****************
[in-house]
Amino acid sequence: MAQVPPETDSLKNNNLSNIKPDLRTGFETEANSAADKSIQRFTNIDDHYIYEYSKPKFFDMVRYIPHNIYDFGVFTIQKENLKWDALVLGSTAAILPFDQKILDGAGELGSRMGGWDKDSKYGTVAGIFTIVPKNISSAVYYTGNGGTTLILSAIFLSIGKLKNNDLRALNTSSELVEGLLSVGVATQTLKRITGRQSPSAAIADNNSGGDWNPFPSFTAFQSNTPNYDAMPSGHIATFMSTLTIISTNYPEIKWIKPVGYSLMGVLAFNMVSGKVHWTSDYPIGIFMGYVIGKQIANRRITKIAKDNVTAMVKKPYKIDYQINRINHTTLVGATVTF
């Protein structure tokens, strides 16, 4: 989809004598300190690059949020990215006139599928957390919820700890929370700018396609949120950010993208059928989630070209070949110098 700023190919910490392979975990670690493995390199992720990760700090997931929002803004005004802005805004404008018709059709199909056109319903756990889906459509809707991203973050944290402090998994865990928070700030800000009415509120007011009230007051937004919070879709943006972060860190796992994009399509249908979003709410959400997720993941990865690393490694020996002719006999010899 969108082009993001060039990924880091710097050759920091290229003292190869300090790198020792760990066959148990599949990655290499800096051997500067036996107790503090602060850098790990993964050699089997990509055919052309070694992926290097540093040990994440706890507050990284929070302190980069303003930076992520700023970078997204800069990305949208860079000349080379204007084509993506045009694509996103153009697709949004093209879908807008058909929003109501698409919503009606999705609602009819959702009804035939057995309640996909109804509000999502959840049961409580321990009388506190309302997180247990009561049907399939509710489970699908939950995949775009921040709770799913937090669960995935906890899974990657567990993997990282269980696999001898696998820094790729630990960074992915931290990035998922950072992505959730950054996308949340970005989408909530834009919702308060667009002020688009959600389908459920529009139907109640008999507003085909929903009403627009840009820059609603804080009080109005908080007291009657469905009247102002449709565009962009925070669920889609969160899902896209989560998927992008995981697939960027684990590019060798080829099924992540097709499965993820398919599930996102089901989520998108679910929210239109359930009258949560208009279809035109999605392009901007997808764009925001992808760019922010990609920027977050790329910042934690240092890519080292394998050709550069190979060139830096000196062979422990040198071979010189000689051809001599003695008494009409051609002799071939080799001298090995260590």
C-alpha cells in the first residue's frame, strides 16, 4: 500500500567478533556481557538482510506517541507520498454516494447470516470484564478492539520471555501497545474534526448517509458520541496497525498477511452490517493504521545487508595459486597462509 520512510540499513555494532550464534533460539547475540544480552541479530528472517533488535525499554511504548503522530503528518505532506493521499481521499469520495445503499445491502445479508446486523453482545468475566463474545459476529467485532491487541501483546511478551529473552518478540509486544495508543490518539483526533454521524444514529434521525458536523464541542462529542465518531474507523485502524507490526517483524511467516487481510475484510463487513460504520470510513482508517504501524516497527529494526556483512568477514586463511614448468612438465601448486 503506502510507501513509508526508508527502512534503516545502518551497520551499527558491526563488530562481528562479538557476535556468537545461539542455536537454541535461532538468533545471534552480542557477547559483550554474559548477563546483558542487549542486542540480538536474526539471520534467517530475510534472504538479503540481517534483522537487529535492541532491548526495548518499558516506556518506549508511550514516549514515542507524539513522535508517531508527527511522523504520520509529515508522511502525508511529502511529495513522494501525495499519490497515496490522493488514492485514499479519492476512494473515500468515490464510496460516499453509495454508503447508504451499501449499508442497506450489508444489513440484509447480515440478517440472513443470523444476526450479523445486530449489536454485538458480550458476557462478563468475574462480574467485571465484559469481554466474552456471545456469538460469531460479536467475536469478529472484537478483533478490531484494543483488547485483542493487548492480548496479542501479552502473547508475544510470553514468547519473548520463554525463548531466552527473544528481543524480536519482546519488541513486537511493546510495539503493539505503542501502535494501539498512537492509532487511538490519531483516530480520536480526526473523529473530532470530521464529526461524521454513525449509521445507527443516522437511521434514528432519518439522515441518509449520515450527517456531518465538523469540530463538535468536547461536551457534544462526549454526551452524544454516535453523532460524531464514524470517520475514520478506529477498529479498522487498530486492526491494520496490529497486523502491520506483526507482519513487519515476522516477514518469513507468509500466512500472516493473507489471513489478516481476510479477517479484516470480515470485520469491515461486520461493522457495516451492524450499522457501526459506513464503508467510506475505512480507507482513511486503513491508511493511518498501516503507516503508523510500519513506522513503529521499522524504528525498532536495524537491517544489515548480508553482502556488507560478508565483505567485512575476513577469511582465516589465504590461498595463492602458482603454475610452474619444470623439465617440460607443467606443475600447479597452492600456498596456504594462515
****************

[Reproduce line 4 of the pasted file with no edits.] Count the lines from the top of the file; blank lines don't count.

C-alpha cells in the first residue's frame, strides 16, 4: 500500500567478533556481557538482510506517541507520498454516494447470516470484564478492539520471555501497545474534526448517509458520541496497525498477511452490517493504521545487508595459486597462509 520512510540499513555494532550464534533460539547475540544480552541479530528472517533488535525499554511504548503522530503528518505532506493521499481521499469520495445503499445491502445479508446486523453482545468475566463474545459476529467485532491487541501483546511478551529473552518478540509486544495508543490518539483526533454521524444514529434521525458536523464541542462529542465518531474507523485502524507490526517483524511467516487481510475484510463487513460504520470510513482508517504501524516497527529494526556483512568477514586463511614448468612438465601448486 503506502510507501513509508526508508527502512534503516545502518551497520551499527558491526563488530562481528562479538557476535556468537545461539542455536537454541535461532538468533545471534552480542557477547559483550554474559548477563546483558542487549542486542540480538536474526539471520534467517530475510534472504538479503540481517534483522537487529535492541532491548526495548518499558516506556518506549508511550514516549514515542507524539513522535508517531508527527511522523504520520509529515508522511502525508511529502511529495513522494501525495499519490497515496490522493488514492485514499479519492476512494473515500468515490464510496460516499453509495454508503447508504451499501449499508442497506450489508444489513440484509447480515440478517440472513443470523444476526450479523445486530449489536454485538458480550458476557462478563468475574462480574467485571465484559469481554466474552456471545456469538460469531460479536467475536469478529472484537478483533478490531484494543483488547485483542493487548492480548496479542501479552502473547508475544510470553514468547519473548520463554525463548531466552527473544528481543524480536519482546519488541513486537511493546510495539503493539505503542501502535494501539498512537492509532487511538490519531483516530480520536480526526473523529473530532470530521464529526461524521454513525449509521445507527443516522437511521434514528432519518439522515441518509449520515450527517456531518465538523469540530463538535468536547461536551457534544462526549454526551452524544454516535453523532460524531464514524470517520475514520478506529477498529479498522487498530486492526491494520496490529497486523502491520506483526507482519513487519515476522516477514518469513507468509500466512500472516493473507489471513489478516481476510479477517479484516470480515470485520469491515461486520461493522457495516451492524450499522457501526459506513464503508467510506475505512480507507482513511486503513491508511493511518498501516503507516503508523510500519513506522513503529521499522524504528525498532536495524537491517544489515548480508553482502556488507560478508565483505567485512575476513577469511582465516589465504590461498595463492602458482603454475610452474619444470623439465617440460607443467606443475600447479597452492600456498596456504594462515